Without wanting to sound insensitive would you be prepared to share your story in this thread...


    ...so it's on record. It may come in handy down the track.

  6. I can't find it (spent 10 minutes looking dammit) but maybe someone else can - There is a thread on here somewhere with a link to a very heavily diagrammed article on road positioning.

    All sorts of diagrams with coloured areas showing where blind spots are and where to ride to avoid them.

    Fun Ha!
  7. Outstanding response, mate. A " model" for multi-lane riding. Bewdie mate!!
  8. +1 here. That is one of the best explanations of freeway lane positioning I've read. Well done Cheffie.
  9. Thanks guys (y)

    I'm happy to have it critiqued or amended if you want to add more to it.
  10. Well done, Chef. =D>

    Can't think of anything to add/comment on right now. Not without overcomplicating a good "rule of thumb" anyway.
  11. Without wanting to sound insensitive would you be prepared to share your story in this thread...

    No problem at all - happy to let you know what happened. Some people say there was nothing I could do whilst others are of the opinion that if you get rear-ended then you only have yourself to blame....whichever way the only thing I can do if I am going to ride again without crapping myself every time I stop is to learn from it !

    Definitely going to look into tese HART courses though. I actually was booked into one for the week after my original accident....they refunded my money which was nice of them !

  12. Thanks mate :)
  13. ...and some people need a cup of wake the fvck up before they shoot their mouth off.
  14. It is an interesting point…
    So let’s just say for a moment that you saw them coming…
    Where were you going to go? You were at a red light, so presumable you had traffic crossing in front of you.
    Yep try to learn from it, but don’t be too hard on yourself.
  15. I'm usually prepared to play keyboard warrior and hand people a can of HTFU, but it's hard to imagine there being a great escape route in that situation...nothing to filter in front of, if the front is lined up in your lane makes it hard to scoot over into another if you do spot them roaring up...

    Anybody that had a go at ya was being a ****wit Id say...just bad luck.
  16. You mean your bike doesn't have an ejector seat boy.racer? You sail up into the air, pull the cord on your 'chute, and float ever so gently down into the emergency lane or the grass verge between the carriageways.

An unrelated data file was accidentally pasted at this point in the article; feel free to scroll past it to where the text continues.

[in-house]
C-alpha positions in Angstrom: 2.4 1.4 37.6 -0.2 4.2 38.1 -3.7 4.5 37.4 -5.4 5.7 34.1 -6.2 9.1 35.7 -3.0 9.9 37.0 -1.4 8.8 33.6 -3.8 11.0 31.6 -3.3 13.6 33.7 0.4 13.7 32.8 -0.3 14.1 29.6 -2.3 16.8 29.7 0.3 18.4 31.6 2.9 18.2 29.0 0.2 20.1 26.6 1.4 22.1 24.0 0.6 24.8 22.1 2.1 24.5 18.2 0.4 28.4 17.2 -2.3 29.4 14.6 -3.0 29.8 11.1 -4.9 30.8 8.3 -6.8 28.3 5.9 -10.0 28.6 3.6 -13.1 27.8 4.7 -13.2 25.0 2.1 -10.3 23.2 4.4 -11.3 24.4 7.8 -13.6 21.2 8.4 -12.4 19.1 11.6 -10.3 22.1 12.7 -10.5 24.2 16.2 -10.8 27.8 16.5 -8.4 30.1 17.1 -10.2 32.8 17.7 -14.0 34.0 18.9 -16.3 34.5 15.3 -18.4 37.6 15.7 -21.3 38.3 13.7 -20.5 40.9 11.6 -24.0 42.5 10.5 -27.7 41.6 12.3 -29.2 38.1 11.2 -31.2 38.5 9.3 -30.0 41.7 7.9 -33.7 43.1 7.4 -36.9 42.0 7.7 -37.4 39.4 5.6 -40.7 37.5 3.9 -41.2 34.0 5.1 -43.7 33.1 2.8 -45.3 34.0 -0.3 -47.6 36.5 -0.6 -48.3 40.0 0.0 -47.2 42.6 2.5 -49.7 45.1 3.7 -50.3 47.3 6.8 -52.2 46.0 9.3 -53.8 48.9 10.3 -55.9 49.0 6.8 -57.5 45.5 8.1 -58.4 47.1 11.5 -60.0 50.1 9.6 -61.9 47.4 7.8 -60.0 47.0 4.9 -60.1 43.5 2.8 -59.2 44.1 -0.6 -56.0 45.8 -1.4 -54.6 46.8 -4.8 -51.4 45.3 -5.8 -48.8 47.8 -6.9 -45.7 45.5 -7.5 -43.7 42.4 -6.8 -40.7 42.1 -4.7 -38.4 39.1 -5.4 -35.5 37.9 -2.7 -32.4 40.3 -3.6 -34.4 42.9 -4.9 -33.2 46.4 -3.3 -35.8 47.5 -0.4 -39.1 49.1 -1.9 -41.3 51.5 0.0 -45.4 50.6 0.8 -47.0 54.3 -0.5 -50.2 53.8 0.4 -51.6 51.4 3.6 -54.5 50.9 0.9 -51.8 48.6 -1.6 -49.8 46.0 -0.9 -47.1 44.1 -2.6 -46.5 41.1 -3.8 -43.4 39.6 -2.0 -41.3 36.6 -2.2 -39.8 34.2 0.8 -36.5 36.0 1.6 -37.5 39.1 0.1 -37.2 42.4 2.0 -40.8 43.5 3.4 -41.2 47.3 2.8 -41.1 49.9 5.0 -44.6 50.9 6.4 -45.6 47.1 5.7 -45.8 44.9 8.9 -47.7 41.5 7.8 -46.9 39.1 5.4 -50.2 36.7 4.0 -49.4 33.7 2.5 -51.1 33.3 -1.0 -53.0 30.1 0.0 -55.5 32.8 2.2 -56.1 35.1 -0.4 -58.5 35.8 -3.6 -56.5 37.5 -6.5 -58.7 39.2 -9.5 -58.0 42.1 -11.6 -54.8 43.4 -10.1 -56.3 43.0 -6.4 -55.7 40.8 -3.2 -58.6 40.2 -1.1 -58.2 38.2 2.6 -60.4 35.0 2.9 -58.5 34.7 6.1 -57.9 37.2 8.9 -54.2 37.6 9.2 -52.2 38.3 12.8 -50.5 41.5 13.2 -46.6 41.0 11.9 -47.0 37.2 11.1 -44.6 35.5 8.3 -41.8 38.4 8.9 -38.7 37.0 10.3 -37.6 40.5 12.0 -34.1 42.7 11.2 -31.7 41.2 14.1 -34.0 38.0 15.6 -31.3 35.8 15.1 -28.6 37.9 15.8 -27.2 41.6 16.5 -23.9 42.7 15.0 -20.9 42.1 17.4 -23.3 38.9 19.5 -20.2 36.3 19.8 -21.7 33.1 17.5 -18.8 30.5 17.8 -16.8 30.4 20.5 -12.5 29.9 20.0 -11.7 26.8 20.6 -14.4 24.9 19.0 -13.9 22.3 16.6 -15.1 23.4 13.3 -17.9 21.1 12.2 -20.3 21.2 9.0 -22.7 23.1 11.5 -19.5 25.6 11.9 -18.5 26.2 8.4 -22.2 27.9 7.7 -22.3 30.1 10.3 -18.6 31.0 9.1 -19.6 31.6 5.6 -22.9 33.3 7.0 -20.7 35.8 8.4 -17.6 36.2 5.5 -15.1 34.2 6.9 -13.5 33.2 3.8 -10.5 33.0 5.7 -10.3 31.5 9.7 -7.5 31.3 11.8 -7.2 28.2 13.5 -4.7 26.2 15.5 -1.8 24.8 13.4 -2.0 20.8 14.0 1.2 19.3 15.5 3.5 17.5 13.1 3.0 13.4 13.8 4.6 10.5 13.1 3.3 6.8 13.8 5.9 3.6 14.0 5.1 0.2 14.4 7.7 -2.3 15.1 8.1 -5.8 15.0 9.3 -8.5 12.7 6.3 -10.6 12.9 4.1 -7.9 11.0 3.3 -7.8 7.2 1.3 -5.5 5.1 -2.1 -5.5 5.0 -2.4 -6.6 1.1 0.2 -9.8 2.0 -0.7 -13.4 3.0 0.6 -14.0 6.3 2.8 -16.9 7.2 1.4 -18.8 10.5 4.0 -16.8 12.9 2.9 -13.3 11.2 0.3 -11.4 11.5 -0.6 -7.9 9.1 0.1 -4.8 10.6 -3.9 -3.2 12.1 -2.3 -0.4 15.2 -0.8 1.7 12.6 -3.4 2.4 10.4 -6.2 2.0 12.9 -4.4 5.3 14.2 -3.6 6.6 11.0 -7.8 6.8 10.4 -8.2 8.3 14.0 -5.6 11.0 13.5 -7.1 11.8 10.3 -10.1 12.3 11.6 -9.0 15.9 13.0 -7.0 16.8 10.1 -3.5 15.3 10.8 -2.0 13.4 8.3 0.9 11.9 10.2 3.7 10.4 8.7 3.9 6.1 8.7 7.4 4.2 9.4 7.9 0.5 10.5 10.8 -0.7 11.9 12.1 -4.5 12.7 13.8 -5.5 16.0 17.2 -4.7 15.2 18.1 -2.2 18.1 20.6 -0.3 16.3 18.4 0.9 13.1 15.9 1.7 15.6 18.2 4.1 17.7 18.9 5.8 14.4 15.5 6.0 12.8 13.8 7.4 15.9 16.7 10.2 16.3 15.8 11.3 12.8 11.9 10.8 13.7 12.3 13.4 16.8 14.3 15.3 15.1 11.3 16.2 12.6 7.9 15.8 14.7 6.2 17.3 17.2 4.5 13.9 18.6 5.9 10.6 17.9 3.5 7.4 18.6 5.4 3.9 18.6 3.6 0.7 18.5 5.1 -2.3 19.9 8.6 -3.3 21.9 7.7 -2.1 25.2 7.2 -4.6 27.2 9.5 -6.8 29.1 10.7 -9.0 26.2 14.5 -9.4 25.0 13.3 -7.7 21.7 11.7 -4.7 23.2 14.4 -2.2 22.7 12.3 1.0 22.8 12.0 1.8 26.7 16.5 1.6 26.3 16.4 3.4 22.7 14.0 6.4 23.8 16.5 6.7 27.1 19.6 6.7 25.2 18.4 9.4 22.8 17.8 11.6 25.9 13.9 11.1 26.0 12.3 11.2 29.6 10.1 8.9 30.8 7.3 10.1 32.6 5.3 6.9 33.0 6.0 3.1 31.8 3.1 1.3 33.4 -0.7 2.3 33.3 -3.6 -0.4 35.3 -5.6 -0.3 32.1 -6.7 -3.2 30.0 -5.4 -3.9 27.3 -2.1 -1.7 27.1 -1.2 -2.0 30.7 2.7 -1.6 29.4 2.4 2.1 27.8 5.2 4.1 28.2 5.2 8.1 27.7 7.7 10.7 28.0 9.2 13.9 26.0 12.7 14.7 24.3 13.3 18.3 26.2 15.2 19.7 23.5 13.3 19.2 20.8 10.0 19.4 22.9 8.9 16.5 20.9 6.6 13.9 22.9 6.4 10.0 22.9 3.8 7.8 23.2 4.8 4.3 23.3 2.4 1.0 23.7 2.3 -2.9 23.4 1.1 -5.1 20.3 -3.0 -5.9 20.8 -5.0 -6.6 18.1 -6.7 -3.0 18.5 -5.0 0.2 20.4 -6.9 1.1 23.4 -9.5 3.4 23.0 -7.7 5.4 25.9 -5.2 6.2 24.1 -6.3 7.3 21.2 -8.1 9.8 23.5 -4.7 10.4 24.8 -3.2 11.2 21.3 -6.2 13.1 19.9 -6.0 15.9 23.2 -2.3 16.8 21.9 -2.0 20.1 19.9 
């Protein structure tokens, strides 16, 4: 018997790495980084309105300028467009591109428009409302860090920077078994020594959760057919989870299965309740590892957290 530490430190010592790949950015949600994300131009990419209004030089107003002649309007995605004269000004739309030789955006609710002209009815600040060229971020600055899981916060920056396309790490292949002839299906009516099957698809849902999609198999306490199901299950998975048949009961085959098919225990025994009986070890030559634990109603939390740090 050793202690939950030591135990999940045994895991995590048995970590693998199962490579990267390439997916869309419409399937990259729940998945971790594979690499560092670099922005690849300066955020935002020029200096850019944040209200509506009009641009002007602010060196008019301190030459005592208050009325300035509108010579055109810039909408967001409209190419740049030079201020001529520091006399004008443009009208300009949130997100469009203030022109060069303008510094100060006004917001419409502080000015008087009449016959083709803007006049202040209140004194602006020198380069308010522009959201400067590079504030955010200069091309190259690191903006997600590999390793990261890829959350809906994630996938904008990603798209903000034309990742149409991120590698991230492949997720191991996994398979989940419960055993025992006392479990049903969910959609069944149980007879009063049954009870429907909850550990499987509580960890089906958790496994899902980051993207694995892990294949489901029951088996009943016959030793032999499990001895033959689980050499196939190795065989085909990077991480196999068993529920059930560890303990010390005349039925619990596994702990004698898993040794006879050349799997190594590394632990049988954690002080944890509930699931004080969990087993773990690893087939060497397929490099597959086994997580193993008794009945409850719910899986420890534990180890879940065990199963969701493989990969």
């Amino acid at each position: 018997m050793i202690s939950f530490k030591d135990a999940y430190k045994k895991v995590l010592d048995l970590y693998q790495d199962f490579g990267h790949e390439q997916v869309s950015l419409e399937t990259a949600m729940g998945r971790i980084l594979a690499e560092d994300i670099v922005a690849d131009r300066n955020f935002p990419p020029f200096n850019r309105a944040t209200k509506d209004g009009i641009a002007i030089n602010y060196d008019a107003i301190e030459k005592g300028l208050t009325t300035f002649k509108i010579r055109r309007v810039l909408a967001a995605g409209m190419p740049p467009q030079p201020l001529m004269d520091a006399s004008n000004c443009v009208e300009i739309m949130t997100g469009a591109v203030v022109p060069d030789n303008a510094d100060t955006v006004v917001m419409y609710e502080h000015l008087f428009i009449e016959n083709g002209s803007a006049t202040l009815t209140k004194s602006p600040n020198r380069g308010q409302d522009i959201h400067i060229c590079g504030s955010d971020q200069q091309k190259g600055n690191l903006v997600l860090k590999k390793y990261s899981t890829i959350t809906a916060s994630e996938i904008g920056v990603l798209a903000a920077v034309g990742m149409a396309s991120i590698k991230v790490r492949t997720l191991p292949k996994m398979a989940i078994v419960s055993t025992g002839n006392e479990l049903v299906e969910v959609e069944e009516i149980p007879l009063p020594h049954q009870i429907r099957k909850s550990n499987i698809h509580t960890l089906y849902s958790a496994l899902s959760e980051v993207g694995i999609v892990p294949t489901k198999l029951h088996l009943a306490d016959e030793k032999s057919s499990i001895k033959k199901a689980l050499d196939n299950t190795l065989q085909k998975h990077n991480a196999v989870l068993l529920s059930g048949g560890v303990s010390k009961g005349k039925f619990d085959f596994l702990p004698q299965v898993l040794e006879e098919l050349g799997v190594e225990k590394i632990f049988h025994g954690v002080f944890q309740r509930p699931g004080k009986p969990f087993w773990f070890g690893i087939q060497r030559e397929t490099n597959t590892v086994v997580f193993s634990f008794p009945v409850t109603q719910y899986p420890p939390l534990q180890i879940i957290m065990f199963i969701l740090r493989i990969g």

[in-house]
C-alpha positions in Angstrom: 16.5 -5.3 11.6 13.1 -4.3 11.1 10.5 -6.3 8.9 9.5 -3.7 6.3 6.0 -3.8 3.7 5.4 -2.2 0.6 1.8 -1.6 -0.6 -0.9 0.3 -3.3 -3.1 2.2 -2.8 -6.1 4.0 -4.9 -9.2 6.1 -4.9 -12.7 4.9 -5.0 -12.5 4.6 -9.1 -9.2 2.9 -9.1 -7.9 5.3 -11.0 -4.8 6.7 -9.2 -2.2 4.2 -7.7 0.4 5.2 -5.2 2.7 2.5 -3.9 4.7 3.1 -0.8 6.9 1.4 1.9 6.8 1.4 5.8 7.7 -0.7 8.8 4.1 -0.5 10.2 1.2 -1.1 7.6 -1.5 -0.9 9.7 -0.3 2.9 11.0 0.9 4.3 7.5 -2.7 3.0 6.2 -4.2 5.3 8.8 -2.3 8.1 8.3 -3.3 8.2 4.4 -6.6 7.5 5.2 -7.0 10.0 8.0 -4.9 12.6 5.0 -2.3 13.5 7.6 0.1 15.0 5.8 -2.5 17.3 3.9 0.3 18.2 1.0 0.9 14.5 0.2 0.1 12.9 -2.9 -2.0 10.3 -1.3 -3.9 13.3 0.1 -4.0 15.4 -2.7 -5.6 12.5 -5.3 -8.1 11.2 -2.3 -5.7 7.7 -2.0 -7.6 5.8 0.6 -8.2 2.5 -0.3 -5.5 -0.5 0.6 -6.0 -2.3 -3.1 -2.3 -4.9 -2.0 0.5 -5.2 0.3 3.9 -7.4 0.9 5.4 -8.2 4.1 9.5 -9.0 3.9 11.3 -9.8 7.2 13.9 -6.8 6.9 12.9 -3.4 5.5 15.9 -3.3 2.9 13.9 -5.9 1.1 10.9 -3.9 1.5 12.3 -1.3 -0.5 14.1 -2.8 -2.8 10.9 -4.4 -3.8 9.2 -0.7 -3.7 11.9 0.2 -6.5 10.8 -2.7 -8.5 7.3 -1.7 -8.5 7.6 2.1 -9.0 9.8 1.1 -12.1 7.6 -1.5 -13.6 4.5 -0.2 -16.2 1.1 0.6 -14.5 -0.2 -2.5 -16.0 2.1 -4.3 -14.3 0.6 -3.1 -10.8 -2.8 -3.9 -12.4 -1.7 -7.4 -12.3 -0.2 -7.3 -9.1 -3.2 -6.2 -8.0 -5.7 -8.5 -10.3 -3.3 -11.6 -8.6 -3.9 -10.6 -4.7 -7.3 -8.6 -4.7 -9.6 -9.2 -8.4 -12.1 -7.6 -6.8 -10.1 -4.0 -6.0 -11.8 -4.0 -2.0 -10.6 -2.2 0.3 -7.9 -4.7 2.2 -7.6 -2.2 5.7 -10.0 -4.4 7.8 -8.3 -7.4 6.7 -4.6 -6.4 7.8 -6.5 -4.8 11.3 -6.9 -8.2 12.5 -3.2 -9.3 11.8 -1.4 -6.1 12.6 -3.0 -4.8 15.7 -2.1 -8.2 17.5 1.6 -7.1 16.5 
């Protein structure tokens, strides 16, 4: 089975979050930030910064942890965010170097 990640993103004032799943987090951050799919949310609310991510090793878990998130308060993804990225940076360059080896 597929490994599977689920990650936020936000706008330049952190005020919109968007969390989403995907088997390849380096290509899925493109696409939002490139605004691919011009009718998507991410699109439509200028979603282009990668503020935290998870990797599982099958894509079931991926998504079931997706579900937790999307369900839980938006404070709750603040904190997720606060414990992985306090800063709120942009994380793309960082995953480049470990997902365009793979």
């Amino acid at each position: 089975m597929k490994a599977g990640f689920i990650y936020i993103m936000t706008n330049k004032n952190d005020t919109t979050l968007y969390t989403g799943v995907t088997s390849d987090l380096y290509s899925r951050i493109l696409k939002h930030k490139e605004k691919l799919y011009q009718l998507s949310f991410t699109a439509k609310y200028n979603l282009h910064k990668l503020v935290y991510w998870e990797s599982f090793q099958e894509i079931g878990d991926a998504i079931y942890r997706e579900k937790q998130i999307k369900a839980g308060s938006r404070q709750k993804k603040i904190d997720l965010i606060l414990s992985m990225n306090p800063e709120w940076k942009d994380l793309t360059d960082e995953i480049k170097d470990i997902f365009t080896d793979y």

Or, at least I'm guessing what those folks must have had in mind.
  17. Sorry Chef - I forgot to thank you for that advice - really appreciate it.

    My new 'old' bike (see avatar pic) which should be with me next week has some custom made pipes that the previous owner described as sounding like a Ducati crossed with an ill Harley...sort of...so hopefully that noise might assist in people hearing me coming...and then going !

    Thanks for the advice from everyone......as my wife said when I told her I intended to get a bike again -

    " Well if they find you with flies in your teeth then it will be because you died grinning !"

    ......a very caring understanding sort of bride isn't she ....
  18. The 2 most scary places I find myself is sitting at lights and making right turns.Just sitting there with a huge target painted on my back,thats why I pump my brakes to activate the brake lights,was weak as that is what else can you do.Re the bind spot thing,I just try a move slightly faster than the traffic.Moving target gets seen just that bit easier,I also do the right lane thing bit hadn't joined the dots as to why.
  19. My pleasure mate, happy riding.

    You lucky sonofagun, happy riding.

  20. Great post Cheffie. (y)

    Fark me, 60km/h... they didn't even see the red!

    Here's a couple of red light pointers for future reference. If you're the first to the lights, NEVER park right on the white intersection line. Leave a car length or two to give you an escape route should the car behind you look like they're not going to pull up. That also means, keep an eye on the mirrors and stay in gear until you're shielded by a stopped car or two. I sometimes flash the brake light too - helps resolve the bike out of the backdrop.

    Another golden rule, if you choose to stop at the back of a queue of cars, leave a car length or two and choose a splitting escape route for the same reasons as outlined above.

    Trugg, traffic roadcraft is a lot to do with maintaining your survival space bubble - the key rule I ride by is ride well behind or ride well in front, but as far as possible never beside. If you must be beside, ride level with the driver and get their attention (Chefie's exhaust noise trick is a good one or wave to the kid in the back seat, they usually giggle and alert the driver to a motorbike). The driver might still hit you whilst looking at you, but that's a deliberate act so much less likely. Oh and if you are in a compromising position, have an escape route.